Death Day

I know it seems morbid on one’s day of birth (which is today, April 2, for me) to write about a “death day.” Why think such dreary thoughts when you don’t know when you will die? Why not just celebrate the day you entered this world, although in some traditions life itself is a time of suffering not celebration.

The simple truth is that we begin to die the moment we begin to live, whether as a fetus or a fully developed infant. Death is such a natural part of life that it amazes me most of us spend a great deal of time denying it. It was as if we really thought death was something that happened to other people, not us. And sadly, we fail to learn the message of Plato when he was asked to summarize his philosophy: “Practice dying,” he said. There’s deeper meaning in his thought about practicing dying than just “carpe diem,” or “seize the day” by doing forbidden things while you can. What Plato meant, I believe, was to realize that most of our lives we are dying, losing, rather than gaining, and thus we ought to take care of our bodies, minds, and souls so as to live full lives.

It may seem strange to practice dying, but there is a great wisdom here in these words. If we truly practice dying it means we do take one day at a time, but that may be all we have. And in taking one day at a time we learn to let go of our fears and accept whatever comes. This wisdom is taught in many traditions other than Plato’s, from Buddha’s thought that we ought to let go of our craving desire to exist and train our minds to the admonition of Jesus: “What does is profit a person to gain the whole world and lose his (or her)own soul?”

So if today were my death day, what would I do? I would get up, have breakfast, dress, walk, and look outside my window to see the sun rising. In other words, I would stay close to the ordinary, because the ordinary rituals of my life are what I value most. And “where your heart is, there shall your treasure be also” (Jesus). If this were my death day I would want to read a poem, stay with family and friends, take my dog for a walk, maybe teach a class, read, and sit down to a cup of coffee. Is it any wonder than when someone asked him whether he was a god or man, the Buddha said he was neither. “Then what are you?” the questioner asked. “I am awake,” responded Buddha.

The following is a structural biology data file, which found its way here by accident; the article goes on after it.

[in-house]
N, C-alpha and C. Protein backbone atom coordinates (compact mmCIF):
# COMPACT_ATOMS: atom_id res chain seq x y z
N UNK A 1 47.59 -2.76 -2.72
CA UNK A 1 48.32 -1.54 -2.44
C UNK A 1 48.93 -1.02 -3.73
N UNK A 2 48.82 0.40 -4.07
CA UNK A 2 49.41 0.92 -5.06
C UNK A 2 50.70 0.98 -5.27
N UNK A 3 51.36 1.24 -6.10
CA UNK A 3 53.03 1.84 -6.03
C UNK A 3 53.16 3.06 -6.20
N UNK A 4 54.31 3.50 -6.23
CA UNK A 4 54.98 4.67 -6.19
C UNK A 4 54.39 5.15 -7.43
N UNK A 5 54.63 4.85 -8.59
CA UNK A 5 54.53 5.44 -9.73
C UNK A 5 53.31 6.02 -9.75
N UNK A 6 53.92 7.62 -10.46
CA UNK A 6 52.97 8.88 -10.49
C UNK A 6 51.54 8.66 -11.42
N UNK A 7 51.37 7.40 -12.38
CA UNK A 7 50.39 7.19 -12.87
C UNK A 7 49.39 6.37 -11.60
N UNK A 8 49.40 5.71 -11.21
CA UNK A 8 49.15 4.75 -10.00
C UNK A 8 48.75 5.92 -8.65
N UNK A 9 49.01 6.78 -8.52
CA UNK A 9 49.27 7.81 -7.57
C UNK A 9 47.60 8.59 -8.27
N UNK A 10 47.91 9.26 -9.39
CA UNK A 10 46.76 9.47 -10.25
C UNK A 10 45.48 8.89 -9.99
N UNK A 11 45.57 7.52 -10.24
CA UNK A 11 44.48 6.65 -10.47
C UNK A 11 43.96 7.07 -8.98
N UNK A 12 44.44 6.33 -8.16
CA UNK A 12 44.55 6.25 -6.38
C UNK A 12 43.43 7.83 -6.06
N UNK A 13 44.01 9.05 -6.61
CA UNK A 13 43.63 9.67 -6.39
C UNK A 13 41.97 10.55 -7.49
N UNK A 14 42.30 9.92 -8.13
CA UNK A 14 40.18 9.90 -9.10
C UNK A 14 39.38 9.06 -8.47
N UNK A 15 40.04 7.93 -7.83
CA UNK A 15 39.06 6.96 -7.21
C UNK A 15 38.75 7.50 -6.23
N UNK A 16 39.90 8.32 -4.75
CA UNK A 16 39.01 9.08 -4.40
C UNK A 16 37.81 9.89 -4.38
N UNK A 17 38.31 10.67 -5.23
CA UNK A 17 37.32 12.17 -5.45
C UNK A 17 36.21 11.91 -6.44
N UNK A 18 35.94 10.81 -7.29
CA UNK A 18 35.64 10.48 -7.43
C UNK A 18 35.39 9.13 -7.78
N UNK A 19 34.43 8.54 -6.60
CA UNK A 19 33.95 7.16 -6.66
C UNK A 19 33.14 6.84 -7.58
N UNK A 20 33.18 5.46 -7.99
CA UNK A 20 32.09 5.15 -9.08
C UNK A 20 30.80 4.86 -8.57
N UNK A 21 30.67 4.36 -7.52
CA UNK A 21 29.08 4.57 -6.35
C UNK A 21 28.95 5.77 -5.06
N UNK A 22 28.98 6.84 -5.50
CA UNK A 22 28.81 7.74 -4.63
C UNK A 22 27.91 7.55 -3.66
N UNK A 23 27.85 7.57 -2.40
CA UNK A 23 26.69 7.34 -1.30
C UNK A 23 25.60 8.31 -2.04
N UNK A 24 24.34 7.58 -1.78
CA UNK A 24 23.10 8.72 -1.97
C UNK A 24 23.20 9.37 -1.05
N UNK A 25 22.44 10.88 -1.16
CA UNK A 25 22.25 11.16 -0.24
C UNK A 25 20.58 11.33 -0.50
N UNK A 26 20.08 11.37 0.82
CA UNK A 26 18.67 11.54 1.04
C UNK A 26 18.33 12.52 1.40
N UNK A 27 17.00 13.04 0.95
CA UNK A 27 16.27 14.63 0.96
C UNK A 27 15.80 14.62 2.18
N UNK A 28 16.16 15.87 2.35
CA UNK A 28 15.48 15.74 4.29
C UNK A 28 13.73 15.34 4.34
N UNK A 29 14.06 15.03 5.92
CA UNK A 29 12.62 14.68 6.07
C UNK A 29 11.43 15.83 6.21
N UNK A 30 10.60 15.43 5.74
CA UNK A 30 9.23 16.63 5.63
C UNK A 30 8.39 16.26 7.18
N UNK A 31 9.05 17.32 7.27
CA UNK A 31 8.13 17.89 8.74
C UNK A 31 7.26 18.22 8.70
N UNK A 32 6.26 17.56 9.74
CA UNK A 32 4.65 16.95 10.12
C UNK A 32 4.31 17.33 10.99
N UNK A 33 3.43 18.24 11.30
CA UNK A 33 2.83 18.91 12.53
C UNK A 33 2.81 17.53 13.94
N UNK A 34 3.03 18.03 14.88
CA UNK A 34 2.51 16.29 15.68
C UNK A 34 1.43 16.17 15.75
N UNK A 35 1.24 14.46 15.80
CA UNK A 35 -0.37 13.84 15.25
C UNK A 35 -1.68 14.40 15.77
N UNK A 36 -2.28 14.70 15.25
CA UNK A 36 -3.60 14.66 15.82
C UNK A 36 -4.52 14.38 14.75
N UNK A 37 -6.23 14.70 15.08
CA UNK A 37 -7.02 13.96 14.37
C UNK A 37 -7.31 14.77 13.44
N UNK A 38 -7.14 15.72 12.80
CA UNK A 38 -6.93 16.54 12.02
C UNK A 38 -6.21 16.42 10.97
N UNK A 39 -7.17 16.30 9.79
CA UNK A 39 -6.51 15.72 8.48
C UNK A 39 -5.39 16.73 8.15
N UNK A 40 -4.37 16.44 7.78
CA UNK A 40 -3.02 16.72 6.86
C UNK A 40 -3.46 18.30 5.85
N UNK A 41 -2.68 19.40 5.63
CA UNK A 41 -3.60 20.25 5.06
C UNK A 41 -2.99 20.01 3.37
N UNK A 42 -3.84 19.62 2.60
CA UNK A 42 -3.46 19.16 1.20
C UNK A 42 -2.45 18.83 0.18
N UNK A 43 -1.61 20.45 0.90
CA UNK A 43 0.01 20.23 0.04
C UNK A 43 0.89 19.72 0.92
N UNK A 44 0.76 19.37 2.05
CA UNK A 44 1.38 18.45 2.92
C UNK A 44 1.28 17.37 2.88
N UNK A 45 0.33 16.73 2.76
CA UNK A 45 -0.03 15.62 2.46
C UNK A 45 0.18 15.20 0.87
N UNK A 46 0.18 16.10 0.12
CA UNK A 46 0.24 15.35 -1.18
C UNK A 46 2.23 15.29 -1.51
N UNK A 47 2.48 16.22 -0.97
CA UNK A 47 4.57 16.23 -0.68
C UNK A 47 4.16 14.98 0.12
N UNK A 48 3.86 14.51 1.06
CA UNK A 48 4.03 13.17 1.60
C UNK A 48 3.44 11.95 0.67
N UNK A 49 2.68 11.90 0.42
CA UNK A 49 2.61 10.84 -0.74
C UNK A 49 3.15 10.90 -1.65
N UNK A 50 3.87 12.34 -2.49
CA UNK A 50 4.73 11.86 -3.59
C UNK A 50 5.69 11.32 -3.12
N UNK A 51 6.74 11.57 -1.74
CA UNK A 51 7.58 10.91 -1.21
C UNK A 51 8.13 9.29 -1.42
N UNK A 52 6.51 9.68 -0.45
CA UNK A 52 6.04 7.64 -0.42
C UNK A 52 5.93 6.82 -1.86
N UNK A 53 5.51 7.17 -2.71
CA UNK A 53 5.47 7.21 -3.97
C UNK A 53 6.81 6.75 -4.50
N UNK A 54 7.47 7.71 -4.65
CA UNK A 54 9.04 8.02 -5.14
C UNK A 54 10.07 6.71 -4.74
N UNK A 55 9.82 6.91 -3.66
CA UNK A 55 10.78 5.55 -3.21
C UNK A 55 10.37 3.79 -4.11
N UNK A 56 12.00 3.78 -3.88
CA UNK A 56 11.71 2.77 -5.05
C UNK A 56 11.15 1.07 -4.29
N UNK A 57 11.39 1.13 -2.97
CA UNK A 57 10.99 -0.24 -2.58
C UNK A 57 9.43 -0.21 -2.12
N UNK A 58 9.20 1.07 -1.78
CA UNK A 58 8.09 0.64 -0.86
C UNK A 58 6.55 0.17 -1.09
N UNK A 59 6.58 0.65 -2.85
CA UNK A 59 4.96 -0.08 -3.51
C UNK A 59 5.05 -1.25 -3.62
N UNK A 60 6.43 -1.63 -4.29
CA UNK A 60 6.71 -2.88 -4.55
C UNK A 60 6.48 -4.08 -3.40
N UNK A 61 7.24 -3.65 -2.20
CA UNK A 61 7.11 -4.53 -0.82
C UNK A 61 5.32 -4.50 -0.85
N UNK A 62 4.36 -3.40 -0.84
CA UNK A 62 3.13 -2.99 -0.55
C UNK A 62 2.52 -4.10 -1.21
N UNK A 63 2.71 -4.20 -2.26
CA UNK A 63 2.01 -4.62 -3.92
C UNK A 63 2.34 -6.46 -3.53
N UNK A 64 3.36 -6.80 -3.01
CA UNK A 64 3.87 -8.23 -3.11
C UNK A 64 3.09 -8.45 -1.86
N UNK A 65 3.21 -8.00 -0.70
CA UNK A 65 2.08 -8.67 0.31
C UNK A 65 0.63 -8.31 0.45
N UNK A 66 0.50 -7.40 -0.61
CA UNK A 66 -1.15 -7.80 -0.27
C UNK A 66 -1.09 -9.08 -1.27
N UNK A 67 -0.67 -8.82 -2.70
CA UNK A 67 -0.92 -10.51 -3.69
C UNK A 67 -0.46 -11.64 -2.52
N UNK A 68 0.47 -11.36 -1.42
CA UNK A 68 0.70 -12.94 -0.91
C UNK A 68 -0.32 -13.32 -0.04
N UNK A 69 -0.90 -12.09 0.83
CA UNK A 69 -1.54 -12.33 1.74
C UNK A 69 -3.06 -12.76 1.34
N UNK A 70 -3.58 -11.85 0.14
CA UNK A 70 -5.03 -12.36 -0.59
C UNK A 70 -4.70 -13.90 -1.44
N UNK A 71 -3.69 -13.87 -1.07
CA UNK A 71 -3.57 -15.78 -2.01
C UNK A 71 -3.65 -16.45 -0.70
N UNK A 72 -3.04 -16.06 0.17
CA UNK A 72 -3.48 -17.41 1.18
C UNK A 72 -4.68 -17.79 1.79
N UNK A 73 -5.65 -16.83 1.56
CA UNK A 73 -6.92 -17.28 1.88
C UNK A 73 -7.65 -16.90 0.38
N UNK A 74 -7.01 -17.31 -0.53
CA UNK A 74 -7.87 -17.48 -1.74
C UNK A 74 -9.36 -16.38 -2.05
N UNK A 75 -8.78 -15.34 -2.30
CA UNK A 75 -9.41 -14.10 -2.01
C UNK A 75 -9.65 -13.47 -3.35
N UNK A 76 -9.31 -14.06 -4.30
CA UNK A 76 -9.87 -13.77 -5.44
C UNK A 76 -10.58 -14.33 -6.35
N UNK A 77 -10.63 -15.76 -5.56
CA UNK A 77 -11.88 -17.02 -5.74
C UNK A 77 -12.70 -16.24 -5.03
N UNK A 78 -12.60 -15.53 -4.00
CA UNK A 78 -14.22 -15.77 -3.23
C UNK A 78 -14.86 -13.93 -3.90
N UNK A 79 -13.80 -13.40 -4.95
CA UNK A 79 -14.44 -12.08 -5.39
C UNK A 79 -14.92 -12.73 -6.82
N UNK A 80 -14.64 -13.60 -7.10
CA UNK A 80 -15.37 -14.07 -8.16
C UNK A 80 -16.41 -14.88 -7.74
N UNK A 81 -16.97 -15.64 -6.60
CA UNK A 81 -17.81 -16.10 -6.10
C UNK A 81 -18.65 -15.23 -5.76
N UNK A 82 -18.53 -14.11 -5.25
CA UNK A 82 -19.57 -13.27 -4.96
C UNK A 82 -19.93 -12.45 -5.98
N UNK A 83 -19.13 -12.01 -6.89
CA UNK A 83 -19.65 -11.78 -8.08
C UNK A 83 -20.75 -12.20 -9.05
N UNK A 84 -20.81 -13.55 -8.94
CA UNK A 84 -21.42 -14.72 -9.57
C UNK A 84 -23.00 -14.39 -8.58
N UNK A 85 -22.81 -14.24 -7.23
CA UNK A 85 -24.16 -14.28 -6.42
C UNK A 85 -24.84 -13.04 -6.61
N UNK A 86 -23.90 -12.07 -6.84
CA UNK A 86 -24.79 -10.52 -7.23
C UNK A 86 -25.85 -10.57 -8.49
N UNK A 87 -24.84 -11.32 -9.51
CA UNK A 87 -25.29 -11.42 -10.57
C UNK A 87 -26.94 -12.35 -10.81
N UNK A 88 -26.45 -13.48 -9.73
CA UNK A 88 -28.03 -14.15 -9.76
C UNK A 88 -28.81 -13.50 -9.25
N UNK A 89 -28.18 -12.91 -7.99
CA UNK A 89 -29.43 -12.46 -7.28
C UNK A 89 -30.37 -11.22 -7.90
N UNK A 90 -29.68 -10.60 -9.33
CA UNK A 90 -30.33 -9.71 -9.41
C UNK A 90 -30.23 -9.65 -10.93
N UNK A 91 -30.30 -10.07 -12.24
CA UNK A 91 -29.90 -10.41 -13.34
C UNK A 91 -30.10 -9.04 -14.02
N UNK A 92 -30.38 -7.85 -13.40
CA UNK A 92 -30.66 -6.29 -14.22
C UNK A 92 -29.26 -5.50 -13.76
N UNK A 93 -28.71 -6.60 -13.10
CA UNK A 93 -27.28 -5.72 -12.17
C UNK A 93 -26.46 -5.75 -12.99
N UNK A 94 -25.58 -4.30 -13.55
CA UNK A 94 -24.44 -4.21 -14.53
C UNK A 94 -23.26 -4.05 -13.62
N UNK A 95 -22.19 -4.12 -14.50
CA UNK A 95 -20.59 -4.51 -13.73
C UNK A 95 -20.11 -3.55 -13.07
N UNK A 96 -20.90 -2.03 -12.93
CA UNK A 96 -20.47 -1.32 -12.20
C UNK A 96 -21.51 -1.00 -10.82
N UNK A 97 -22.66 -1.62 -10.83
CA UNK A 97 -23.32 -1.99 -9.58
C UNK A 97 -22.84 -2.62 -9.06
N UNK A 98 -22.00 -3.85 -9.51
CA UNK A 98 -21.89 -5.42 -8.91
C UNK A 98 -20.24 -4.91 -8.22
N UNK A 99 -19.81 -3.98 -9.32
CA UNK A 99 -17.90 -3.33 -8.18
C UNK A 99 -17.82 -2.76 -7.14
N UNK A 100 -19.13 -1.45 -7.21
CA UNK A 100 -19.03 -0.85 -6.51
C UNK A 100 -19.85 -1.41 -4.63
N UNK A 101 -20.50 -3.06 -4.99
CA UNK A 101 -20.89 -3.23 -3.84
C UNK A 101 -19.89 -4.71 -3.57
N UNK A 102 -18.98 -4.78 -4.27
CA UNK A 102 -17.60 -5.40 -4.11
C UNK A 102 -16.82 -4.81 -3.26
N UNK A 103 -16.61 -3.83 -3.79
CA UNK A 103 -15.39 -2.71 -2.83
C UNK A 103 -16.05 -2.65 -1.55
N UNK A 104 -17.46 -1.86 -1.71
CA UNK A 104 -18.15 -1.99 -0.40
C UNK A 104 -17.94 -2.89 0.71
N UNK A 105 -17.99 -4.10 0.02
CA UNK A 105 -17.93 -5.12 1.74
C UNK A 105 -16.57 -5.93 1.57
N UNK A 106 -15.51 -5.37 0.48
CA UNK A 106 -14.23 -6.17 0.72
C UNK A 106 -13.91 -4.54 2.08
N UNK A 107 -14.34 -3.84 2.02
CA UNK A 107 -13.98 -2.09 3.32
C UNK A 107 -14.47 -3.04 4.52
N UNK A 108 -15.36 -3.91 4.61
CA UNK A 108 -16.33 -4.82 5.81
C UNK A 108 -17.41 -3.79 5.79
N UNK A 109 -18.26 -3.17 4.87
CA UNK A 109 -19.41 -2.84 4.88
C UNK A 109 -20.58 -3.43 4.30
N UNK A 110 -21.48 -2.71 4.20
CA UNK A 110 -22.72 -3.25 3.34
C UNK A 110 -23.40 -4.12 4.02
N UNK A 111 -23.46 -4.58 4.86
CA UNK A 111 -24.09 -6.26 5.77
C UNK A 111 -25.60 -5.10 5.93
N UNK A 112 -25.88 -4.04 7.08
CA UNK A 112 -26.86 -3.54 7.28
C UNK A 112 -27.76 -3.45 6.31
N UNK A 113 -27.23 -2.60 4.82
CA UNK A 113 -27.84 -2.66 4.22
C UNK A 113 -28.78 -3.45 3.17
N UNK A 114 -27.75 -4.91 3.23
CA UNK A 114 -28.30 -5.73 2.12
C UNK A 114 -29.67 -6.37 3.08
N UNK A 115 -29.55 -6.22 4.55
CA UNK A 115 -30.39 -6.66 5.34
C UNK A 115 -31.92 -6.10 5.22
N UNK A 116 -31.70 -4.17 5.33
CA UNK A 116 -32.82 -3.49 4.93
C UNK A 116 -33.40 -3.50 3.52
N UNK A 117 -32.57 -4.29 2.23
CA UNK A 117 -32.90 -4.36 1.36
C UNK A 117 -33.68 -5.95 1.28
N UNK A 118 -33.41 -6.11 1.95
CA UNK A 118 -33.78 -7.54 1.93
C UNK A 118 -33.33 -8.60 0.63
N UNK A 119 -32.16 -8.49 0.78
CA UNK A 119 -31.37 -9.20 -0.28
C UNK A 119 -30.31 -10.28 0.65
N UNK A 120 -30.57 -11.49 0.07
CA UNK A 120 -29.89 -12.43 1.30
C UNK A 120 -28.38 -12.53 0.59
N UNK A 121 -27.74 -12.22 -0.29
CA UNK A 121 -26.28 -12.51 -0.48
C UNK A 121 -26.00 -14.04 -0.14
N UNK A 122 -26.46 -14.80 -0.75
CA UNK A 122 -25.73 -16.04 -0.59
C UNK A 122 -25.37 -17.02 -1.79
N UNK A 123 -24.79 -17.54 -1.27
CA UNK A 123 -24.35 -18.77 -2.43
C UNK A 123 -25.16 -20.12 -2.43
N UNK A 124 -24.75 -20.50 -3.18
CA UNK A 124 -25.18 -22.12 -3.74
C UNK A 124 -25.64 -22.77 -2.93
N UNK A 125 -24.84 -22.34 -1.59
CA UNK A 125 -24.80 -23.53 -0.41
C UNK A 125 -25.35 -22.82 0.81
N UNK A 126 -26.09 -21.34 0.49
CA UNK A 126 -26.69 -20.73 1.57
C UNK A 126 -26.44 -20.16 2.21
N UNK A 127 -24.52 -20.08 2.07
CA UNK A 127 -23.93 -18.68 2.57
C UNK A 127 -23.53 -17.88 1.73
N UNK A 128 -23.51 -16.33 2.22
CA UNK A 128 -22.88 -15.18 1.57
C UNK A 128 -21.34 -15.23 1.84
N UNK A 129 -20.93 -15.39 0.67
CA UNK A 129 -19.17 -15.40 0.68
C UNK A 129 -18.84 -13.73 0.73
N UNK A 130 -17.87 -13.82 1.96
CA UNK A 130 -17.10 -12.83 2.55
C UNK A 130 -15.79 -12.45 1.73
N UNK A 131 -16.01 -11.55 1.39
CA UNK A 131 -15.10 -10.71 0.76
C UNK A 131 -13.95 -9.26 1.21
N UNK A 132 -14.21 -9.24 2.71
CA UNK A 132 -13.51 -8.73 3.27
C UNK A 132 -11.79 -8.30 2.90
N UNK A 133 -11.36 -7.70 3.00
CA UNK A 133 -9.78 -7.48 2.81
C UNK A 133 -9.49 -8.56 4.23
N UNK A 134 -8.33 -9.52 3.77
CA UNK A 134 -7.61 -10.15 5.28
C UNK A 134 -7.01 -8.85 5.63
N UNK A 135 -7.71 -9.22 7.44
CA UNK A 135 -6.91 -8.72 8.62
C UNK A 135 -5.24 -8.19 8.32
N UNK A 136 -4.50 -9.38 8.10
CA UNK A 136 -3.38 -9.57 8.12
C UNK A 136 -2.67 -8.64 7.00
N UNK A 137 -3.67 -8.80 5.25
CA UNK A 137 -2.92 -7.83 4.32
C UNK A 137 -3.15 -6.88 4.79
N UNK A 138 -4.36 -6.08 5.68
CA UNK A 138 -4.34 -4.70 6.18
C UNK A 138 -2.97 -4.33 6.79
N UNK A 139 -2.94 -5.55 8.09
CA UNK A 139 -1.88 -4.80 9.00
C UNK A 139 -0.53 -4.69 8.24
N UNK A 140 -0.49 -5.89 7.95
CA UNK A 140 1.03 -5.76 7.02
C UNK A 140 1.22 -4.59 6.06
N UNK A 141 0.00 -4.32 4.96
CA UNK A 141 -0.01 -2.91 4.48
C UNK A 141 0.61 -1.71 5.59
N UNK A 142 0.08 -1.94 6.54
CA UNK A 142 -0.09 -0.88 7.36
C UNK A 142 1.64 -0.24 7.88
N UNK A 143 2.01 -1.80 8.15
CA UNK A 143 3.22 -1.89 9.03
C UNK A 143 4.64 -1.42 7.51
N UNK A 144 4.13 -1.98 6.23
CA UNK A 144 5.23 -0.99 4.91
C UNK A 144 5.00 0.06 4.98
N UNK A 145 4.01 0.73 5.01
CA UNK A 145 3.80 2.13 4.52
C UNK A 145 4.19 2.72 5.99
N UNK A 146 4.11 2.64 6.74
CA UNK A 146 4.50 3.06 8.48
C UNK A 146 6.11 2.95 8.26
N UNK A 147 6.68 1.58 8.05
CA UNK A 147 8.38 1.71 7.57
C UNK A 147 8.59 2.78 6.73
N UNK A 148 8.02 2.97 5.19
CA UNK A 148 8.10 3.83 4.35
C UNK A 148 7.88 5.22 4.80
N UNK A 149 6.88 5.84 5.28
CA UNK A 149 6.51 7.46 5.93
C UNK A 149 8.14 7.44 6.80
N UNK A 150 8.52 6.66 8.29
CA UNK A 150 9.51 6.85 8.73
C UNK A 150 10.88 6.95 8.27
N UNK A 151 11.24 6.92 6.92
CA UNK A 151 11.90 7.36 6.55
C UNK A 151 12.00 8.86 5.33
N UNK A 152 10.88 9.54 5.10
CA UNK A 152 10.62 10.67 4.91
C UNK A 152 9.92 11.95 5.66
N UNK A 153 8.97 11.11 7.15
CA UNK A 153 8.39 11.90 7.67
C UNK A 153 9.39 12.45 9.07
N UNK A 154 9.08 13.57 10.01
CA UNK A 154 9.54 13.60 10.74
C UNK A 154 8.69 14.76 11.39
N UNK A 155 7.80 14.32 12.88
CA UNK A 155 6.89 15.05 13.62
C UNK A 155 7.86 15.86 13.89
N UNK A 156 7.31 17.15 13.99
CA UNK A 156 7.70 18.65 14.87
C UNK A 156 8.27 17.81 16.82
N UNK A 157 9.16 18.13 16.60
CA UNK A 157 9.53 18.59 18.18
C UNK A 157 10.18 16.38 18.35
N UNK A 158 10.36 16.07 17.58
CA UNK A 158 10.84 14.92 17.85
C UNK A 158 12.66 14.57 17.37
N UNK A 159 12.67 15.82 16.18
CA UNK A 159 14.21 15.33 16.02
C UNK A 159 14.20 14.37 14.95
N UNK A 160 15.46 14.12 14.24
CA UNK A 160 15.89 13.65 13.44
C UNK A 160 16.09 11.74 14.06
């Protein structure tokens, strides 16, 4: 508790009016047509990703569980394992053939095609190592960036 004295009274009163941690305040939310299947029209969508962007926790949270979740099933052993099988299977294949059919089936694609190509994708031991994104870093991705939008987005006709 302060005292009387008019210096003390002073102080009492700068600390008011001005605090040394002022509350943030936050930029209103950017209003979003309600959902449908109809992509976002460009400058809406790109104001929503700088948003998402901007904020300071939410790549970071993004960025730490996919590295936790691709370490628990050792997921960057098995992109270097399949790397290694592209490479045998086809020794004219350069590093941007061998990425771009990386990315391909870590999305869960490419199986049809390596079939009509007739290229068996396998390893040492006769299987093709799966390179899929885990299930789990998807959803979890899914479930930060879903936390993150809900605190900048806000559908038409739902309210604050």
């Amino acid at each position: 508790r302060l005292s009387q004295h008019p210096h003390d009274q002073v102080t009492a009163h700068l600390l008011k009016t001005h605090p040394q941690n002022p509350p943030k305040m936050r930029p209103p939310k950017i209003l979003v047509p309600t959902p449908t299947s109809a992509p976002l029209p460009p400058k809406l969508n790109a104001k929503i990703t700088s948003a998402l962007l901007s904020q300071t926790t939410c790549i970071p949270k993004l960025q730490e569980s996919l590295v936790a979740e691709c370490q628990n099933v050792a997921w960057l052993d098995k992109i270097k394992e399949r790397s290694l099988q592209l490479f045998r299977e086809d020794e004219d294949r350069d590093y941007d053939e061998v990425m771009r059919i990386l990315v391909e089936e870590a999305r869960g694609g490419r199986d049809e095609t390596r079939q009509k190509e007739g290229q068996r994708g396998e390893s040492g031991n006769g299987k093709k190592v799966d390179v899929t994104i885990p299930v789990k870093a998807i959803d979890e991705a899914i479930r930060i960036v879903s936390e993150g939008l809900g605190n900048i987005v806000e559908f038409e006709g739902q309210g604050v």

I would like to stay awake on my death date, not frantically worrying about what comes next or even what I have done wrong, but quietly leaving the planet knowing I had grown a soul and changed for the better, and possibly even left something behind of worth–and then leave this dimension to awake in another or sleep forever, I don’t know which. But like Socrates I won’t be afraid. And this is a hard won wisdom.


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1 Comment

Filed under John C. Morgan

One response to “Death Day

  1. Poncho1950

    Not waiting to die
    A friend of mine, whom I had not seen in about 25 years, visited recently. I learned that he has cirrhosis of the liver, hepatitis C and two cancerous tumors on the liver. According to his doctors, he was two or three years to live unless he gets a liver transplant, which has to be from another hepatitis C sufferer (so that the organ would not infect somebody else). But my friend has no complaints, only plans to make the most of life by getting a great bicycle and traveling to Italy at some point, to his mother’s native village. He is not even sure he wants a transplant. He had his shot at life, he said. I know he battled alcohol for many years and is currently sober, had some memorable times and horrible ones. But while he is generally a somber, sometimes abrasive and occasionally funny person, his day is spent living, not dying.
    After he left, I was glad that I had seen him again, that he had slept well — which he generally does not — at my house, and that I had helped him accomplish his goal of returning to Reading to see if he could reconnect with the soul of his childhood home. He could not, but it did not weigh him down.
    After he left, I had a very enjoyable day: writing a bit, taking a long nap — a good thing for me; like him, I seldom sleep well. I wrote, went for a run, got a phone call that our 3-year-old granddaughter wanted to come over to our house, brought the little harum scarum over, and had a great evening with her, capped by my wife and I driving her back home to the strains of Cecilia Bartoli — by granddaughter’s request — singing Italian arts songs in all their florid glory.
    And for the first time in many months, I did not feel as if I was just waiting to die.
    Some of us worry so much about whether we live beyond death, sometimes we need a reminder that we must live before it.

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